Science doesn’t lie, exercise simply is good for you!

We all know physical activity is important for our overall health, however a new study has strongly shown that older Australians who have higher levels of physical activity and lower sitting time have better overall physical and mental health.

The new study suggests that higher amounts of regular, moderate- to vigorous-intensity physical activity and lower duration of sedentary (sitting) time is associated with higher mental and physical health for older cancer survivors and older adults, in general.

The researchers are confident that this new data really amplifies the need to move more.

"The findings reinforce the importance of moving more and sitting less for both physical and mental health, no matter your age or history of cancer," said the lead investigator.

"This is especially relevant now as so many of us, particularly cancer survivors, may be staying home to avoid COVID-19 exposure, and may be feeling a little isolated or down. A simple walk or other physical activity that you enjoy may be good for your mind and body."

I’m worried about  being more active, what can I do?

It is very natural to have some concerns if you are thinking about introducing more exercise into your life, especially as an older adult! For that reason, we’ve put together some tips to get you started!

Get professional advice

Before you start any new movement, it is important to chat to your GP or talk to one of our staff at Living Strength OT on what may be appropriate for you. It’s important to get the right guidance to avoid any injuries or falls.

Change your mindset

Think about what you currently enjoy or used to enjoy doing, can you implement these activities again? Also think about any physical activities you always wanted to try but haven’t yet.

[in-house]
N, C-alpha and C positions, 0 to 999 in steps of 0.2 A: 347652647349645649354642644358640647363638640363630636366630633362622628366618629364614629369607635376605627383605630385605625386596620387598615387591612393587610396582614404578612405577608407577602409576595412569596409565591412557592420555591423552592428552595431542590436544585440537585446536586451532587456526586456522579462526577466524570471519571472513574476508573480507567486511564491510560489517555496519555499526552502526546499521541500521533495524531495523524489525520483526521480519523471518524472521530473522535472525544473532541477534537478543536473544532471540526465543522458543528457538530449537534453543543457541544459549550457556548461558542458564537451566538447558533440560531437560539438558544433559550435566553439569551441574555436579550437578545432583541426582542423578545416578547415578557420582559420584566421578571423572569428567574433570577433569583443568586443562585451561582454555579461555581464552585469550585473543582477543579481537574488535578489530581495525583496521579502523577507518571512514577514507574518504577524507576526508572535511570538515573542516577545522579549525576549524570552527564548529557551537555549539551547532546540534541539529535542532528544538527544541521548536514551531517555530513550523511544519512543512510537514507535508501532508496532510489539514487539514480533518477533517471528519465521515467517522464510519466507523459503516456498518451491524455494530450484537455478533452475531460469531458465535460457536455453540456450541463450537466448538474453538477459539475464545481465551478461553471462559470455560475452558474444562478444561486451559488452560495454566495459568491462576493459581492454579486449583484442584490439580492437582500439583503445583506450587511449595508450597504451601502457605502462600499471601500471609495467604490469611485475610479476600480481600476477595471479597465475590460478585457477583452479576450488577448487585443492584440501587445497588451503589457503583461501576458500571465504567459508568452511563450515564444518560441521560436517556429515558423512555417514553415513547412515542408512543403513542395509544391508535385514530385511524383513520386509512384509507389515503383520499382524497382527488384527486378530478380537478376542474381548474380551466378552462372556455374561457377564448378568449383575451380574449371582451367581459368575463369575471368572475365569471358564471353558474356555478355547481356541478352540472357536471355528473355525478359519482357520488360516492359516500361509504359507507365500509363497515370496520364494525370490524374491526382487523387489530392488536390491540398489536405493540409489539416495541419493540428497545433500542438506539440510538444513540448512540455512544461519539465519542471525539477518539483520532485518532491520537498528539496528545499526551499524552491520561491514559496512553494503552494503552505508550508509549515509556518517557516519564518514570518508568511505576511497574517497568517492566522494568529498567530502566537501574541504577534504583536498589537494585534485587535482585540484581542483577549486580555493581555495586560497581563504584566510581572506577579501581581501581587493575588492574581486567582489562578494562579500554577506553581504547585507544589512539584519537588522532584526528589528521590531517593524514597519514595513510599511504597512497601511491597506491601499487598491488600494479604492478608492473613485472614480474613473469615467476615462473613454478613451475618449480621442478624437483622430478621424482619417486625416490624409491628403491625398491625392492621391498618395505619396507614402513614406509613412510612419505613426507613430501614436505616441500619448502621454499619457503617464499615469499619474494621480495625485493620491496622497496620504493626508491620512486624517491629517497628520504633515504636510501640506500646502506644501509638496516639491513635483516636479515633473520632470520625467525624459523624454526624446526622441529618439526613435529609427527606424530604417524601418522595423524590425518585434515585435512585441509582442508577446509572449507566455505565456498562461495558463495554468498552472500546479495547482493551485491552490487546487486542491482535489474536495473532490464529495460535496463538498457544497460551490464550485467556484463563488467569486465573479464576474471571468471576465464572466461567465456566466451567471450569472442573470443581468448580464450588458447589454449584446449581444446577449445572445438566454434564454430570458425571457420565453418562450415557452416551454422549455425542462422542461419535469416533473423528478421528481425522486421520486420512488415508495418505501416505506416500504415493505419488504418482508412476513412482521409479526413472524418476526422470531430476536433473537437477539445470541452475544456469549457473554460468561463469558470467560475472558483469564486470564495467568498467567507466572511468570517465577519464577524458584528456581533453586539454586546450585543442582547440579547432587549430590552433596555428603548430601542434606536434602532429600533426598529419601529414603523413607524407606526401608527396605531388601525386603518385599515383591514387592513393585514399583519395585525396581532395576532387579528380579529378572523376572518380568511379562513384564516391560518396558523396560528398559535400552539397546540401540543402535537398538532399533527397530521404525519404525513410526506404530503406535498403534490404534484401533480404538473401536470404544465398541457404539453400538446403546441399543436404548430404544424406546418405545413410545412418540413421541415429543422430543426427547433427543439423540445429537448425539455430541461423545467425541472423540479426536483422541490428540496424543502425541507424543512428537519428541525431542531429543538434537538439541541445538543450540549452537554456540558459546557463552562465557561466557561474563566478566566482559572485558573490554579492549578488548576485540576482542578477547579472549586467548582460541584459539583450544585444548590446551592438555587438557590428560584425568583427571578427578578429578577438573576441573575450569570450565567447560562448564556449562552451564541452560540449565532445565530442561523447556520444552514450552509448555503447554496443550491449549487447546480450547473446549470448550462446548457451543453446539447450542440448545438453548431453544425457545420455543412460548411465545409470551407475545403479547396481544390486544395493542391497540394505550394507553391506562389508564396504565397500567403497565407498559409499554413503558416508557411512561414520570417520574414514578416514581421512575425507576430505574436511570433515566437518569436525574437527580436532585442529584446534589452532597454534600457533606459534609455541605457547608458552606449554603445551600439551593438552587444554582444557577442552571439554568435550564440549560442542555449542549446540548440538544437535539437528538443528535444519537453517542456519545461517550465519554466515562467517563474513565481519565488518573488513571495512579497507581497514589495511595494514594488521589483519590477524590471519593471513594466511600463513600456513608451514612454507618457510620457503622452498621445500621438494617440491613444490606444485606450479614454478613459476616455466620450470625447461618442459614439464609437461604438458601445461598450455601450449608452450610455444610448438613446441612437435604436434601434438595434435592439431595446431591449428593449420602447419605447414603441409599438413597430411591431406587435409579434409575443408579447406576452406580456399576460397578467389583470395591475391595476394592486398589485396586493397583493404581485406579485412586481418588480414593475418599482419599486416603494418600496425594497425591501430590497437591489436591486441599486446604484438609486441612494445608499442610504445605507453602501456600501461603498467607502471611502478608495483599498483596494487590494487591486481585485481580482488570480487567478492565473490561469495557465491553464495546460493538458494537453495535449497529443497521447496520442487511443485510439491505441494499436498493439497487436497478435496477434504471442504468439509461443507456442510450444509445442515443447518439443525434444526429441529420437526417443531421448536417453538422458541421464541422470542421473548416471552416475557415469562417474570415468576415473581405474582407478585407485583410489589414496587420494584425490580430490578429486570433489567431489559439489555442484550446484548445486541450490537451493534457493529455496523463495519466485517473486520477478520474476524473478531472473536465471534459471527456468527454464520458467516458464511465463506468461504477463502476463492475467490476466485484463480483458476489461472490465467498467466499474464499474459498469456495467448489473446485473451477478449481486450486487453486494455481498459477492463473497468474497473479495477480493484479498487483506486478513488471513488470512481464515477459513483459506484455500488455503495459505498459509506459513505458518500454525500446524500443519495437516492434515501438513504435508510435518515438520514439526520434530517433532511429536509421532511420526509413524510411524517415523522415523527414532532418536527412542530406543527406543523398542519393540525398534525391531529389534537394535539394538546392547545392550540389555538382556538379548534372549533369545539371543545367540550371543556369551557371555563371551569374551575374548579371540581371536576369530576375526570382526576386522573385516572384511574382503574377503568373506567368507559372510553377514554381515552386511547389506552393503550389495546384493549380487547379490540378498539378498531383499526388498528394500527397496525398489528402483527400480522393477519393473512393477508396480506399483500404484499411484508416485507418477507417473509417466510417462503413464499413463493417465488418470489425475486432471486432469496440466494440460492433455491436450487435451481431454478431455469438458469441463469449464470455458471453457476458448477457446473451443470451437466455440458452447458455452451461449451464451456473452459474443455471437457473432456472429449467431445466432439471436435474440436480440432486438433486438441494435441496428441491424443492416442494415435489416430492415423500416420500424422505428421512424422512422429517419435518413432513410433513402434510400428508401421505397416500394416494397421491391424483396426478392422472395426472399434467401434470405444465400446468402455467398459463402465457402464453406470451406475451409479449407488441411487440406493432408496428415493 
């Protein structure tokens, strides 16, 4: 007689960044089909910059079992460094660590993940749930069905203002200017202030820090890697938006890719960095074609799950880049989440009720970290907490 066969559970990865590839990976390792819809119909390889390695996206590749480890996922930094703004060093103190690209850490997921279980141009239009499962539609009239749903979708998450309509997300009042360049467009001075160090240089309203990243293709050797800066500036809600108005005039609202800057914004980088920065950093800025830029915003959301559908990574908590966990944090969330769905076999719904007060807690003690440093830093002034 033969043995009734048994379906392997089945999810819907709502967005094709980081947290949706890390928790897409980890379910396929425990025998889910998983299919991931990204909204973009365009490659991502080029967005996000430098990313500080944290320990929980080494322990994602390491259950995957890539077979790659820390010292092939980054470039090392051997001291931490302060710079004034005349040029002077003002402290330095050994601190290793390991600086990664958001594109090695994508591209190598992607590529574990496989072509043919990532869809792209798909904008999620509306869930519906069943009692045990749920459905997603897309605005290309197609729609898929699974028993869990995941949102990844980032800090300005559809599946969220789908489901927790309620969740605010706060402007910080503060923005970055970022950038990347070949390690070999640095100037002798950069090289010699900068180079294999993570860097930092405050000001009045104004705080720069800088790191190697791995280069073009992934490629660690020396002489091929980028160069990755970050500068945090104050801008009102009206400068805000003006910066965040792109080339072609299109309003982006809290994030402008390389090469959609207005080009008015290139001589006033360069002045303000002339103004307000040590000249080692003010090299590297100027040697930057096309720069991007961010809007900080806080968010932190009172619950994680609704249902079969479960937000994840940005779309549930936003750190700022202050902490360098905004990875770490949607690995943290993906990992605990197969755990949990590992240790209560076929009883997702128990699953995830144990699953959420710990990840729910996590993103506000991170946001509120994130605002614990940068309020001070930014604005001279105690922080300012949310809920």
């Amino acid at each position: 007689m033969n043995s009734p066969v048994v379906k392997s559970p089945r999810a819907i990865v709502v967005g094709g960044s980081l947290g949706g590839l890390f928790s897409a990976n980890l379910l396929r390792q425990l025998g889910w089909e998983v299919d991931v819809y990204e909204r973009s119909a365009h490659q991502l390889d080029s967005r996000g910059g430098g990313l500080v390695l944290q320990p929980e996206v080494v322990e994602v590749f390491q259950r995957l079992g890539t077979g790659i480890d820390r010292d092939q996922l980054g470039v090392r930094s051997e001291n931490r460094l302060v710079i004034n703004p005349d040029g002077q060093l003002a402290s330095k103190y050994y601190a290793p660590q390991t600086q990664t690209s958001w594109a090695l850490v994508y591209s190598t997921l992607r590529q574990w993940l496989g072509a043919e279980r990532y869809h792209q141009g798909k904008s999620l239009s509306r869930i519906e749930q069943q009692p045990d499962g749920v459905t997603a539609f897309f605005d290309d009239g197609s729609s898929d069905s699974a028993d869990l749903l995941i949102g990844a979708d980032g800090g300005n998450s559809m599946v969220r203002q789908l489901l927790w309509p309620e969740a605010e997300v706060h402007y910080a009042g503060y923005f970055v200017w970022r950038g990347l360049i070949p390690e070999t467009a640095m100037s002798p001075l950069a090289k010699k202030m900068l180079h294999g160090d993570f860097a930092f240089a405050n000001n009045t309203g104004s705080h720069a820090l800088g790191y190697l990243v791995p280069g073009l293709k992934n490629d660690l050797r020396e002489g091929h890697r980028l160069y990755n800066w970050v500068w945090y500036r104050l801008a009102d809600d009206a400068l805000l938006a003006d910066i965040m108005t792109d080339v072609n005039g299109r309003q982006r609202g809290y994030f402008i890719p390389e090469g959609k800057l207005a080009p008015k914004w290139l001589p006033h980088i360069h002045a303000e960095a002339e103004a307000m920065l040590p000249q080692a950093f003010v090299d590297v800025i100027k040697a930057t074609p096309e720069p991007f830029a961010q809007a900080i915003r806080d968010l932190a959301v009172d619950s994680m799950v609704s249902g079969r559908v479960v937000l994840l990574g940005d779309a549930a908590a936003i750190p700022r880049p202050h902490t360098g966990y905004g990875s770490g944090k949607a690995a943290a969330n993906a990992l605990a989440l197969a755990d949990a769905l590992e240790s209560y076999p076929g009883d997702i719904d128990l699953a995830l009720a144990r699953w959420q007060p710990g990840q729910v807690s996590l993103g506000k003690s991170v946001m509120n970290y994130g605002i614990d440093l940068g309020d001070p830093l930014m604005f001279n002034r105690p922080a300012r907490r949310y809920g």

The saying “you can’t teach an old dog new tricks” is just not true – it’s never too late to try something new and in turn it’s a great way to stimulate new pathways in the brain and even make new connections in the community.

Any movement is good movement

Exercise doesn’t have to mean running up hills or hitting the gym, simply moving can be a great place to start. 

Minimise the amount of time spent in a prolonged sitting position. Try breaking up long periods of sitting as often as possible with some movements and incidental exercises (e.g., checking the letterbox).

Set yourself goals

Set goals or targets that are easily attainable aiming to meet the guidelines. The guidelines for older adults include 150 minutes of moderate - intensity aerobic exercise or 75 minutes of vigorous aerobic exercise per week AND strength and balance training twice a week.

Perhaps in the first week it is introducing a 20-minute walk, the following week make it 30 minutes. Make sure they are goals that you feel you can achieve, no need to aim for the stars right away.

Find an exercise buddy!

Think about asking a buddy to join you. You are more likely to stick with your exercise plan if you share it with someone close to you. You will also kill two birds with one stone, both of you will improve your health!

Remember we are here to help:

At Living Strength Occupational Therapy, we are passionate about helping our clients achieve more independence, better health and greater quality of life. We understand that being able to perform everyday tasks including exercise can be life-changing, we can tailor our services to each client’s needs.